Given all the drama in the news about how the world is on the verge of economic collapse, the fact that some notable names in the nutrition industry have been involved in equity investment, merger or acquisition transactions during the last six months could have easily been missed. These include such high profile companies as Amerifit, FRS, Sturm Foods, Sweet Leaf and Tree of Life. So does this mean life is returning to normal in the secondary equity capital markets?
Data from the Nutrition Capital Network sheds some interesting light on this question. The group tracks private equity investments, mergers and acquisitions and IPOs for companies in the health and nutrition industries. At first glance, April and May have shown significant rebounds in overall activity. What is interesting is that the peaks and valleys actually correspond very neatly to when the S&P 500 stock index peaked and bottomed out. This is likely just a coincidence because the value of public stocks should logically not correlate to the number of private capital transactions. However, on a monthly basis it may be indicative of how the private capital markets are taking their cues from the public markets. This may translate into private valuations as well.
Within the data there are some other interesting trends. First, nearly all of the activity has come from the natural, organic and functional foods sides of the industry, averaging between seven and eight transactions per month. The supplement industry, on the other hand, has been quiet, averaging slightly more than two transactions per month. This may be a reflection of the perception that the supplement space is currently a high-risk investment. There is a new regulatory regime that appears to be taking a much harder line on supplement-related issues, potentially making a new investor think twice about the market.
The food and supplement spaces are very different in their dynamics. For example, it is much harder to create differentiation in supplements because most of the innovation is taken on by ingredient manufacturers who in turn sell their innovations to your competitors. In the food space, creating a unique brand identity is the primary method of building businesses, a model that has not worked in most cases on the supplement side. All of this increases the business risk of supplement companies, and when risk increases it has the dual effect of pushing valuations down and slowing the flow of capital into the space. One could easily argue that the food space is just as risky, but perception often trumps facts in investing. For instance, a substantial number of transactions have taken place in the trendy beverage categories of energy drinks, coconut waters and smoothies. These categories are notorious for risk because while the costs of entry are so low, only a handful of companies have figured out how to meet consumers’ desires.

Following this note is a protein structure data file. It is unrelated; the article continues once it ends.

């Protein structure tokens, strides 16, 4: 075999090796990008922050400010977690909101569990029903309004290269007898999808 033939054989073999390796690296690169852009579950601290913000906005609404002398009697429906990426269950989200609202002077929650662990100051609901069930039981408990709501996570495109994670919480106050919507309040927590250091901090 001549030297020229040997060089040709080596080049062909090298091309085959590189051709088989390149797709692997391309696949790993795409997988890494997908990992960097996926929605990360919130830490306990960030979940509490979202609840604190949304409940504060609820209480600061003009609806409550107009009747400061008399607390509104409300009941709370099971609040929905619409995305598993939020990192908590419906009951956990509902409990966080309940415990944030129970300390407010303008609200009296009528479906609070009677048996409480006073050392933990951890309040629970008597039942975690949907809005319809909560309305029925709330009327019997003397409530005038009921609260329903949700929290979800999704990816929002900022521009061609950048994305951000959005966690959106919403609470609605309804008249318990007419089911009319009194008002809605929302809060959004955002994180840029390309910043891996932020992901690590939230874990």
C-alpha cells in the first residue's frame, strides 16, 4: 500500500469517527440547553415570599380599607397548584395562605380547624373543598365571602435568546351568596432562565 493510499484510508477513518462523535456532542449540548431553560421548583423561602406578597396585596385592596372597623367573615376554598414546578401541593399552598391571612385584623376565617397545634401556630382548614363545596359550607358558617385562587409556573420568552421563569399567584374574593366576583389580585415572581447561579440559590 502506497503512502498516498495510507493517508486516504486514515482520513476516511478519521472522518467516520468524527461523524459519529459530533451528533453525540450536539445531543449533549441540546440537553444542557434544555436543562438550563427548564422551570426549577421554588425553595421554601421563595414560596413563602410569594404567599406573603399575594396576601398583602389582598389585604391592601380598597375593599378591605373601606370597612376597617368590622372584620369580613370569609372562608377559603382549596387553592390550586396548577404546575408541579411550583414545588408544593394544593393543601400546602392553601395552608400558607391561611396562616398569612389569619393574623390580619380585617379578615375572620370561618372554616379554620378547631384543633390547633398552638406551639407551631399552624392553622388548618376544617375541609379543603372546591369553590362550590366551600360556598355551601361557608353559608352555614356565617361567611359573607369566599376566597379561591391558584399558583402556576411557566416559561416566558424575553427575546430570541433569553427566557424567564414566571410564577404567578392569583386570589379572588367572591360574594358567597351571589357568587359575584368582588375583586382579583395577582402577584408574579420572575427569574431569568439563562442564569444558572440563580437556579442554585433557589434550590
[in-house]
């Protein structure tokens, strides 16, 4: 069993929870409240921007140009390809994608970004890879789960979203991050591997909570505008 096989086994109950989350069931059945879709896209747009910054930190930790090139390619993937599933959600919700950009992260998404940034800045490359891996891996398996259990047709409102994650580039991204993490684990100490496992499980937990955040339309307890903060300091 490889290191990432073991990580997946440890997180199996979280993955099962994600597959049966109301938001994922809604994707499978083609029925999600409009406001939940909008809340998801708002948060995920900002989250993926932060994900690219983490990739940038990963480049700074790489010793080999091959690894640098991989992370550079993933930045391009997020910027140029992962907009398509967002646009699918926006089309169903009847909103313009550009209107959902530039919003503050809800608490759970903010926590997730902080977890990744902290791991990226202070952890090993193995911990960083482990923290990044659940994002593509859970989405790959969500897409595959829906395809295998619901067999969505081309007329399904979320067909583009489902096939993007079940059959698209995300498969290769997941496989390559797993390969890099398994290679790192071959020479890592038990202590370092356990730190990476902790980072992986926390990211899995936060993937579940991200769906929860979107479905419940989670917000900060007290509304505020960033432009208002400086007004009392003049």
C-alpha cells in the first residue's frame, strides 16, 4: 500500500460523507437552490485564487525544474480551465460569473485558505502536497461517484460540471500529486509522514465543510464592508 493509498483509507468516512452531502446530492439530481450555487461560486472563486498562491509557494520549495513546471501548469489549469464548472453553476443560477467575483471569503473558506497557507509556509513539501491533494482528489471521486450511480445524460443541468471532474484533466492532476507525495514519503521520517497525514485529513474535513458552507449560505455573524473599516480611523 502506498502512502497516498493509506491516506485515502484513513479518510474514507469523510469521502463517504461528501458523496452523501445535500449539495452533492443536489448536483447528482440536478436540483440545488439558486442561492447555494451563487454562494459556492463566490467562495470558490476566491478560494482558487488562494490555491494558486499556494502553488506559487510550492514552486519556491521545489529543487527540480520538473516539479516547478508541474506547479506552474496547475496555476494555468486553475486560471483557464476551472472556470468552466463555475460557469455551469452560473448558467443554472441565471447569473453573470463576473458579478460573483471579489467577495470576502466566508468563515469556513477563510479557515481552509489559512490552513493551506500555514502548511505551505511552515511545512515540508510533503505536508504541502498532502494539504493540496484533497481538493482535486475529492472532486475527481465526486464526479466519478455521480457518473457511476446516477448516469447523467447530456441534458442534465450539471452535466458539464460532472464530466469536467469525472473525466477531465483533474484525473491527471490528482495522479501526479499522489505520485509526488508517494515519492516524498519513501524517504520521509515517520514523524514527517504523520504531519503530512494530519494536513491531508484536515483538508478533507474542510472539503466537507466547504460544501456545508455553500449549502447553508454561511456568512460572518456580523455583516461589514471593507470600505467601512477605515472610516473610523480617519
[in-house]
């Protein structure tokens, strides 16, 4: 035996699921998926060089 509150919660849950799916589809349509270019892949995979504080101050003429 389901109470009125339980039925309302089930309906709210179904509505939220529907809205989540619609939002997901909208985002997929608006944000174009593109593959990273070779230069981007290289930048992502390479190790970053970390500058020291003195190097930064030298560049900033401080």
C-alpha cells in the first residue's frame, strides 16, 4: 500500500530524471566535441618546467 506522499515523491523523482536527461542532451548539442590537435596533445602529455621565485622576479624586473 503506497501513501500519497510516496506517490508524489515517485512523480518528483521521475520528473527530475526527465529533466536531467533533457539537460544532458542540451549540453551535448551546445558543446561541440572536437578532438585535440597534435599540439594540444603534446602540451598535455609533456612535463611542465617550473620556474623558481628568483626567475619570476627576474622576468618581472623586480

Another way to look at the data is by the types of transactions being completed. There has been a steady stream of private equity deals in the industry, averaging between four and five per month during the past year. The companies receiving these investments represent a mix of well-established companies and small startups. This is a positive sign for the industry because it means the people who control the money believe in the long-term prospects for the industry—private equity investments typically have a longer investment time horizon compared to public equity investments.
Merger and acquisition activity has been relatively stable, but still at smaller volumes than before the recession started. However, many of the transactions being completed are on larger companies rather than the small-to-medium-sized companies that would signal that the M&A market is rebounding. These big names include Inverness, Elan Nutrition, Garden of Life, Tree of Life, Balance Bar, Airborne, Amerifit, etc. Normally that would be a healthy sign, but in the supplement space the large companies accounted for 11 of the 13 deals completed last year.
So the good news is the markets are not dead and there are still investors out there looking for unique, valuable companies. The less-good news is that it is still too early to tell whether or not the private capital markets are rebounding, particularly in sectors like supplements, which are perceived as high risk.